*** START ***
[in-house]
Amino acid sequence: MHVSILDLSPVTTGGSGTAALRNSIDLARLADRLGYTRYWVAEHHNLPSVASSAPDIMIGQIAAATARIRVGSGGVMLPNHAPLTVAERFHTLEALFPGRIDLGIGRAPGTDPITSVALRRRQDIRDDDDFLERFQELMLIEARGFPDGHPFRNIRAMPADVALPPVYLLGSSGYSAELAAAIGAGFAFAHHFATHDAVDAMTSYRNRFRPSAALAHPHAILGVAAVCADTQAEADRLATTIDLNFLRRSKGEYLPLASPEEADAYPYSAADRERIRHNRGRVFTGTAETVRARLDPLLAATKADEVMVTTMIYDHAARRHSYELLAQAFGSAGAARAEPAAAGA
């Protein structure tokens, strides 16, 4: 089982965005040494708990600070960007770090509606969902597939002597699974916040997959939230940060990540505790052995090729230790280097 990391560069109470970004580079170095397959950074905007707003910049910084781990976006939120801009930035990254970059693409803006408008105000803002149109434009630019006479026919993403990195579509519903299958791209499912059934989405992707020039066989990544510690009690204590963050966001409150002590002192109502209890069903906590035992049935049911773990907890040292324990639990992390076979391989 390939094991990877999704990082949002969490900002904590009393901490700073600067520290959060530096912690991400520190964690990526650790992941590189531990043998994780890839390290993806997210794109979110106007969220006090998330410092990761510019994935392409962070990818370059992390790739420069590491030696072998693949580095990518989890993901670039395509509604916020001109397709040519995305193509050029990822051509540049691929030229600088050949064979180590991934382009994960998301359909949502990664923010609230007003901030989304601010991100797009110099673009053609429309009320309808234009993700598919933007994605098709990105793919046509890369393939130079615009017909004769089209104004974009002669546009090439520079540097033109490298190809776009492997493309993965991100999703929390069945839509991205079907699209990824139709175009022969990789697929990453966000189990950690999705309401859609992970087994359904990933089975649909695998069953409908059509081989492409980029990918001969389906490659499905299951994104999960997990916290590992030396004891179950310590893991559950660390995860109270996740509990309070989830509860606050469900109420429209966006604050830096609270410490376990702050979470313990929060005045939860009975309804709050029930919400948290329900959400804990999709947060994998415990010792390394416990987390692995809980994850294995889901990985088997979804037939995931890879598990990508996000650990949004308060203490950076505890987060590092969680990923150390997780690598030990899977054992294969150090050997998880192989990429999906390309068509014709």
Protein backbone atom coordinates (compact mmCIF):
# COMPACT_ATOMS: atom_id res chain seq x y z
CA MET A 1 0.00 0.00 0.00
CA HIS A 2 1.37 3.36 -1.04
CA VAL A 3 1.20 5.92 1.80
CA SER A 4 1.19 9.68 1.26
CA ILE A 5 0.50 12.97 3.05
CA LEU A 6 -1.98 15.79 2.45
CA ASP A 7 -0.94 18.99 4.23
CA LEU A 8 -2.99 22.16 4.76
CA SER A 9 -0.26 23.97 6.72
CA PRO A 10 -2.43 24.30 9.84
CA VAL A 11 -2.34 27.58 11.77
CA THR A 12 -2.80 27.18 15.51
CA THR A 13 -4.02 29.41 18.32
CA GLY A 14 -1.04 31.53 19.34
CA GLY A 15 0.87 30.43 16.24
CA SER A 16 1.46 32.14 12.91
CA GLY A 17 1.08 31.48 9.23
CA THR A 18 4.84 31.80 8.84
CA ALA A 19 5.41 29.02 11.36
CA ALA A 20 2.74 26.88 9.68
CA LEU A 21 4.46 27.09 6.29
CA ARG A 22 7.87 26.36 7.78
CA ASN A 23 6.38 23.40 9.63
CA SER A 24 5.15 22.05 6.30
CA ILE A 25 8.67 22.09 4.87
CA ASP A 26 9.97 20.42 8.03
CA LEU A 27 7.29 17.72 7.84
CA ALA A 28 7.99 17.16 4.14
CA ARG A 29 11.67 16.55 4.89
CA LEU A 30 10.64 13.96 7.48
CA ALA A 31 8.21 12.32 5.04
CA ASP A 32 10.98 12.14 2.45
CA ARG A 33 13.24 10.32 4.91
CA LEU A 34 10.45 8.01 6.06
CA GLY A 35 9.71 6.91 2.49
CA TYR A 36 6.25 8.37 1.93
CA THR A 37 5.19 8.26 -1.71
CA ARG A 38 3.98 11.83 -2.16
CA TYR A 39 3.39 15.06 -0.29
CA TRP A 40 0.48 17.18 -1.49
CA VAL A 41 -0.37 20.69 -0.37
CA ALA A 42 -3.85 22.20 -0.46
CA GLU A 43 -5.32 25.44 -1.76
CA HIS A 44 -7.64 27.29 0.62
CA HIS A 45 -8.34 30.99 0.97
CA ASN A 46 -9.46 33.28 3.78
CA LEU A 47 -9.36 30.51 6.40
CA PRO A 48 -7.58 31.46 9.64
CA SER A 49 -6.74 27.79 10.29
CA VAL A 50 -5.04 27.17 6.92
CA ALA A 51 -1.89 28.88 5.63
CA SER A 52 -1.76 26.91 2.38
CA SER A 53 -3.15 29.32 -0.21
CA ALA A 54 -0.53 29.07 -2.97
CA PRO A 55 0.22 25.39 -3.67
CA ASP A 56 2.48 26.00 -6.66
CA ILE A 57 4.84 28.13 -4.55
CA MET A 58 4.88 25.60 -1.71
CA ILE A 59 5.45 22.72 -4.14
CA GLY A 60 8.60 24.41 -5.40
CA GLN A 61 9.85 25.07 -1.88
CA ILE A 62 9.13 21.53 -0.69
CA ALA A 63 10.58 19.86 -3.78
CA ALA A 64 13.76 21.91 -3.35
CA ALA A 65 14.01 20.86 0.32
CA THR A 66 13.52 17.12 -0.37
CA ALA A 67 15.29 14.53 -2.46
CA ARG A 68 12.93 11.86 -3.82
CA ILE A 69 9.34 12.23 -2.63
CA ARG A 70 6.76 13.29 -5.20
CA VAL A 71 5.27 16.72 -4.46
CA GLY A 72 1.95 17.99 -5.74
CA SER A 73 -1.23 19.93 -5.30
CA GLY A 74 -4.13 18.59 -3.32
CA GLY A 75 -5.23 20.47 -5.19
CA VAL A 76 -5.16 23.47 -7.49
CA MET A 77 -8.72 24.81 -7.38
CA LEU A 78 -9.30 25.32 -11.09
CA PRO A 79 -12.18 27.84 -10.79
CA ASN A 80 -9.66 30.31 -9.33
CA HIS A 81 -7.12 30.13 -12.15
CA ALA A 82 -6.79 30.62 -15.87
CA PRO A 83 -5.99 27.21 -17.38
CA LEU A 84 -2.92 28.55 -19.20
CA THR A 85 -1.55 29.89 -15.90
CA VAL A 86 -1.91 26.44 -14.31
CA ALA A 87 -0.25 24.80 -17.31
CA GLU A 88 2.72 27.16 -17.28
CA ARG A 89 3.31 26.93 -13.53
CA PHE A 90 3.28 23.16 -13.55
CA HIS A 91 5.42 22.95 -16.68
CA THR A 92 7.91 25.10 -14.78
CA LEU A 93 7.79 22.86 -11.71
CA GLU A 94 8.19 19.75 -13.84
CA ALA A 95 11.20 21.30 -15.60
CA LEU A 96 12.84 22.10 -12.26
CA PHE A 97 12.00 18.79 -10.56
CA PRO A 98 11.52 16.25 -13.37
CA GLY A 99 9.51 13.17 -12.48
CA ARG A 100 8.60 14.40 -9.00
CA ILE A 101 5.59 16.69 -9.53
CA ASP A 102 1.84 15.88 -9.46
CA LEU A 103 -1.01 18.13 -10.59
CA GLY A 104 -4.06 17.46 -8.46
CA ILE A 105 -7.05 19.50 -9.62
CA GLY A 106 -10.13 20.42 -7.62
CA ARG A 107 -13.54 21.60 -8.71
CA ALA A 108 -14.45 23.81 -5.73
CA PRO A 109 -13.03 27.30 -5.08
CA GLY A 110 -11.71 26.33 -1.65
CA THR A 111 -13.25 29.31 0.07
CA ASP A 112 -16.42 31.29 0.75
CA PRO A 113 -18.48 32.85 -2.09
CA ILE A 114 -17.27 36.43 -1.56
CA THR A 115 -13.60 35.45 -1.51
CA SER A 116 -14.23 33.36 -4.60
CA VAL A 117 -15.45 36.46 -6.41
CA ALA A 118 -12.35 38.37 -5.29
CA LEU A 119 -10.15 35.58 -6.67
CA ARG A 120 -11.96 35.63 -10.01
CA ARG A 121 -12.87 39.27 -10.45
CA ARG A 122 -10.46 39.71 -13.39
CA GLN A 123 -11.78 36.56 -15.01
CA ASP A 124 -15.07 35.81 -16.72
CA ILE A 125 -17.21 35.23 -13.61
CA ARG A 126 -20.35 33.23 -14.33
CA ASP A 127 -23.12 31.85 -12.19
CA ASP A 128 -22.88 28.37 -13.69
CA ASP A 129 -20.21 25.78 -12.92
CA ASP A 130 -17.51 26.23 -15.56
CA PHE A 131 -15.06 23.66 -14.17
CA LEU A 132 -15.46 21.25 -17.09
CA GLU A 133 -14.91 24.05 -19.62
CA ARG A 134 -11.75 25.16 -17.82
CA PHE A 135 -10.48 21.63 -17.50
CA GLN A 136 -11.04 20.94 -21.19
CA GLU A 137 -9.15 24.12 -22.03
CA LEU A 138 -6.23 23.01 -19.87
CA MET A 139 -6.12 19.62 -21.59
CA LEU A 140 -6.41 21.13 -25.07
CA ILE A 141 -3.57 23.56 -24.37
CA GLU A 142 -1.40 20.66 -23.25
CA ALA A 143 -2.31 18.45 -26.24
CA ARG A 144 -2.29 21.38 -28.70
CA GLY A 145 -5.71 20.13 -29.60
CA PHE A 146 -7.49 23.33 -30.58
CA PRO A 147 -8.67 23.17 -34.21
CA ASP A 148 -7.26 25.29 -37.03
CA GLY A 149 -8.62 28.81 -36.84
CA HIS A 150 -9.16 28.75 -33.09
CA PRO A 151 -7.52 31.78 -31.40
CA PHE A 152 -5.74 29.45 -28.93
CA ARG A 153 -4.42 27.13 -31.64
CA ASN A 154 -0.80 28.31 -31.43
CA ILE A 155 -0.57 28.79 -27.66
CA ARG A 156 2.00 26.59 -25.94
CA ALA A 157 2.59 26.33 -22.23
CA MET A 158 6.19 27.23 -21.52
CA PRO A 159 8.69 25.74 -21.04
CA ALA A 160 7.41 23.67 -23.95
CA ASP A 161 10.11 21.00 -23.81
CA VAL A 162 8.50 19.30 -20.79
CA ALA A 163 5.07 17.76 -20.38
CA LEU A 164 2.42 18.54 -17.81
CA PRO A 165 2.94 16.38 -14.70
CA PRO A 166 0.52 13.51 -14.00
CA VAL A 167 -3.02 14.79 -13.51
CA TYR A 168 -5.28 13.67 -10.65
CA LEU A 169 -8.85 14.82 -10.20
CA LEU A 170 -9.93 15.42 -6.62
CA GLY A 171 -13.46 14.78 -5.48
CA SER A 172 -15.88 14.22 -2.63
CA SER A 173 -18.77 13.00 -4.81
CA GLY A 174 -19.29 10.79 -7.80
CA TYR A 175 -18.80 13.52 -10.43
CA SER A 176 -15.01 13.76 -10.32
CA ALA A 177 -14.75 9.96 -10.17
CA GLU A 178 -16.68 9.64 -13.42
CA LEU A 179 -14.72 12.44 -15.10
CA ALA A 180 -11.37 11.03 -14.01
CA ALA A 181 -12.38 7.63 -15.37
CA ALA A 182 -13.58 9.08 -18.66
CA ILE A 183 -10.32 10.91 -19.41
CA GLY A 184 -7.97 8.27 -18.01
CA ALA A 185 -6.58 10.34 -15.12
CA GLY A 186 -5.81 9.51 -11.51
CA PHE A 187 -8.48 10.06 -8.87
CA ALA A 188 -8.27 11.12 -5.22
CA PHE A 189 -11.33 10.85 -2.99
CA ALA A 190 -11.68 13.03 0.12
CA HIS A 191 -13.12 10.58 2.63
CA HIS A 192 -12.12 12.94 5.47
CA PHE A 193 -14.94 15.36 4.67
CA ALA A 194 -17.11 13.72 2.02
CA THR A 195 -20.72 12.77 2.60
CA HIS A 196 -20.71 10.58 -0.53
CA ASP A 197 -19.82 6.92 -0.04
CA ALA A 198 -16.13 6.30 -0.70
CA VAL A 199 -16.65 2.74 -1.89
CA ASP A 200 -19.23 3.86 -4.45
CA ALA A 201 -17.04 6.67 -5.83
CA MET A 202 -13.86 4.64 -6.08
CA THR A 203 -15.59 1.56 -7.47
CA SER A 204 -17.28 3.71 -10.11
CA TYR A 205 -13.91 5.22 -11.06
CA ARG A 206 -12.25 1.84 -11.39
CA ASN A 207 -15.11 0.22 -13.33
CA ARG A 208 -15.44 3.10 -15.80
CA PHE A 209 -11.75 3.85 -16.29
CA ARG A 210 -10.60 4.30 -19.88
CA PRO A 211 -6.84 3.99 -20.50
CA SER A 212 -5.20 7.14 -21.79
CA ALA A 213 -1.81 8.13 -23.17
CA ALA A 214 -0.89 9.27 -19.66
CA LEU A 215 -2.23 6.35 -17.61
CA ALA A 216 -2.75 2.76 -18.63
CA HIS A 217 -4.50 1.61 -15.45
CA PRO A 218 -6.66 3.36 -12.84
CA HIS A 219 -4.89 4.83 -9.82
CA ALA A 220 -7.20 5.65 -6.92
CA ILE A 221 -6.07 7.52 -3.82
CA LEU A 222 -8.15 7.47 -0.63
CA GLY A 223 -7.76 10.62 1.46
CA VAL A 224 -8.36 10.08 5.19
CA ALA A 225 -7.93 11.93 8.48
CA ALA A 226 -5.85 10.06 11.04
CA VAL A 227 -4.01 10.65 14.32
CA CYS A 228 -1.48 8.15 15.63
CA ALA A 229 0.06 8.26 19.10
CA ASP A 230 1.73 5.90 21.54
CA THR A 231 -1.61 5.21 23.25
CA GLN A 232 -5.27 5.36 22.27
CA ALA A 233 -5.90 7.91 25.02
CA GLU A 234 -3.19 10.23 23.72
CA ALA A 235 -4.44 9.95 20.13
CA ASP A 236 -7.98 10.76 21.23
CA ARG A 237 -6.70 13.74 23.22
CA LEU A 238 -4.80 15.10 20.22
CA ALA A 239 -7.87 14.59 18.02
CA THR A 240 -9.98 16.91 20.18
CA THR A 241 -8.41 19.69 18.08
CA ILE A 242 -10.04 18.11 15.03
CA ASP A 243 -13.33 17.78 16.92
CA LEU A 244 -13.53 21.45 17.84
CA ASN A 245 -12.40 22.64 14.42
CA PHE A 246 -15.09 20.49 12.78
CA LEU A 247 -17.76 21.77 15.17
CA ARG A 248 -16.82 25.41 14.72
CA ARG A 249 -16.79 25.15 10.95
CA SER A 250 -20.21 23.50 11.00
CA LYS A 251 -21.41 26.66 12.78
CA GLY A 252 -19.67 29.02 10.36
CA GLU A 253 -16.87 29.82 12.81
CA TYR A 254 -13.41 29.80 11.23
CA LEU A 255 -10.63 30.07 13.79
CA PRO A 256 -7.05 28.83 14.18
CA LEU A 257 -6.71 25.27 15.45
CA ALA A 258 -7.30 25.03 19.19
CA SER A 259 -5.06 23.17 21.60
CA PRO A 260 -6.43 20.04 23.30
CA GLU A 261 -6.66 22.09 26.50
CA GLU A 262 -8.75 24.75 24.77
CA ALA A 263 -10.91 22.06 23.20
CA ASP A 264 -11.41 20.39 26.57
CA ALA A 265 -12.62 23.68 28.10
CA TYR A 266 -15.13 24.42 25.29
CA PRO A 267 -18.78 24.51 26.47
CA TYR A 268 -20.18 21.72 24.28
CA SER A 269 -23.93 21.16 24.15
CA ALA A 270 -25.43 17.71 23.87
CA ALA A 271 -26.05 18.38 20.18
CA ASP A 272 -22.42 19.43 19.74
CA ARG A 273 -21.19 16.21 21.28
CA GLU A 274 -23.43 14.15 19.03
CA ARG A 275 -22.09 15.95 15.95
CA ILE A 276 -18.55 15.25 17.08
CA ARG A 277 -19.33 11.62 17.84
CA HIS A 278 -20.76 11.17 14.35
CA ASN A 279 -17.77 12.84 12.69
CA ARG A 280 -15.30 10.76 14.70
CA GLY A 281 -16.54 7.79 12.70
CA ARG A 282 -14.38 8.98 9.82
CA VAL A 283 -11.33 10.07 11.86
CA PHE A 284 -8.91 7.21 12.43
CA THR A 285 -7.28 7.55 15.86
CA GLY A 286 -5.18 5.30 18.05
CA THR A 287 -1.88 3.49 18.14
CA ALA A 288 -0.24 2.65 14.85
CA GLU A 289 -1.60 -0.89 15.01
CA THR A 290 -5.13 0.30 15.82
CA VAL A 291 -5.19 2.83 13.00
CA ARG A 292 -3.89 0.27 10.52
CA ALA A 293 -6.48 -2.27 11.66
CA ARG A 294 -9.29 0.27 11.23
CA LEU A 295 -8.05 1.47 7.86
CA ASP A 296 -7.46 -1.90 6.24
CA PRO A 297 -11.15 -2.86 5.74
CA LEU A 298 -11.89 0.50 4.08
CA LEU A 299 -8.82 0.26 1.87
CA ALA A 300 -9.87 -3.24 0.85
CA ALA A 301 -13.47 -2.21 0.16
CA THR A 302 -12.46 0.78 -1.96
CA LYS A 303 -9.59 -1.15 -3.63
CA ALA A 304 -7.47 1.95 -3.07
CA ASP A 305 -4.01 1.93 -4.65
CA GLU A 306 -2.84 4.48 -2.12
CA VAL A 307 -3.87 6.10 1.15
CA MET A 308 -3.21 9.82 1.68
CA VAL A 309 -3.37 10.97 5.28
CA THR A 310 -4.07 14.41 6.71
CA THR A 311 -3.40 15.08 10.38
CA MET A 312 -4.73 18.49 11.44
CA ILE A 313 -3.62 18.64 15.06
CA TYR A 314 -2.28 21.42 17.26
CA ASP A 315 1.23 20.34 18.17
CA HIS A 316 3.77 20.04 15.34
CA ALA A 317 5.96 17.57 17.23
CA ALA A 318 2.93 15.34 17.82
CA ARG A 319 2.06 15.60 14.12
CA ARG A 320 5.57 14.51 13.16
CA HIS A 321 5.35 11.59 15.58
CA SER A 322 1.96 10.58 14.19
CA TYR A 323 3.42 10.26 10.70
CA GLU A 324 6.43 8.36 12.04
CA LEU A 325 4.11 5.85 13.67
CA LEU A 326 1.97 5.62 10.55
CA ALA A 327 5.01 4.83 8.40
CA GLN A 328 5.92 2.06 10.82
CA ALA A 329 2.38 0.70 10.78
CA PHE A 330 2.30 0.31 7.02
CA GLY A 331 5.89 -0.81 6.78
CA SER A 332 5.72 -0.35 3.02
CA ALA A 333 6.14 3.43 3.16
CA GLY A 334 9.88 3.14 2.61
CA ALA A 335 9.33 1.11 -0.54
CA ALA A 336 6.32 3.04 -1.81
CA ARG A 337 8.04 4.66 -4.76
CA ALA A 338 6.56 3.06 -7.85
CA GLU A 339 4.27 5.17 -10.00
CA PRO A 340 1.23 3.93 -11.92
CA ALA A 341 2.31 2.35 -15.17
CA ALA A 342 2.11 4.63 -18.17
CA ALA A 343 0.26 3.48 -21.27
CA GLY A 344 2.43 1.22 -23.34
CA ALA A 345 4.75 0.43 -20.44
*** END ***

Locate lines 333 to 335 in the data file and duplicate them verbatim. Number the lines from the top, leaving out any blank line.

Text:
CA GLN A 328 5.92 2.06 10.82
CA ALA A 329 2.38 0.70 10.78
CA PHE A 330 2.30 0.31 7.02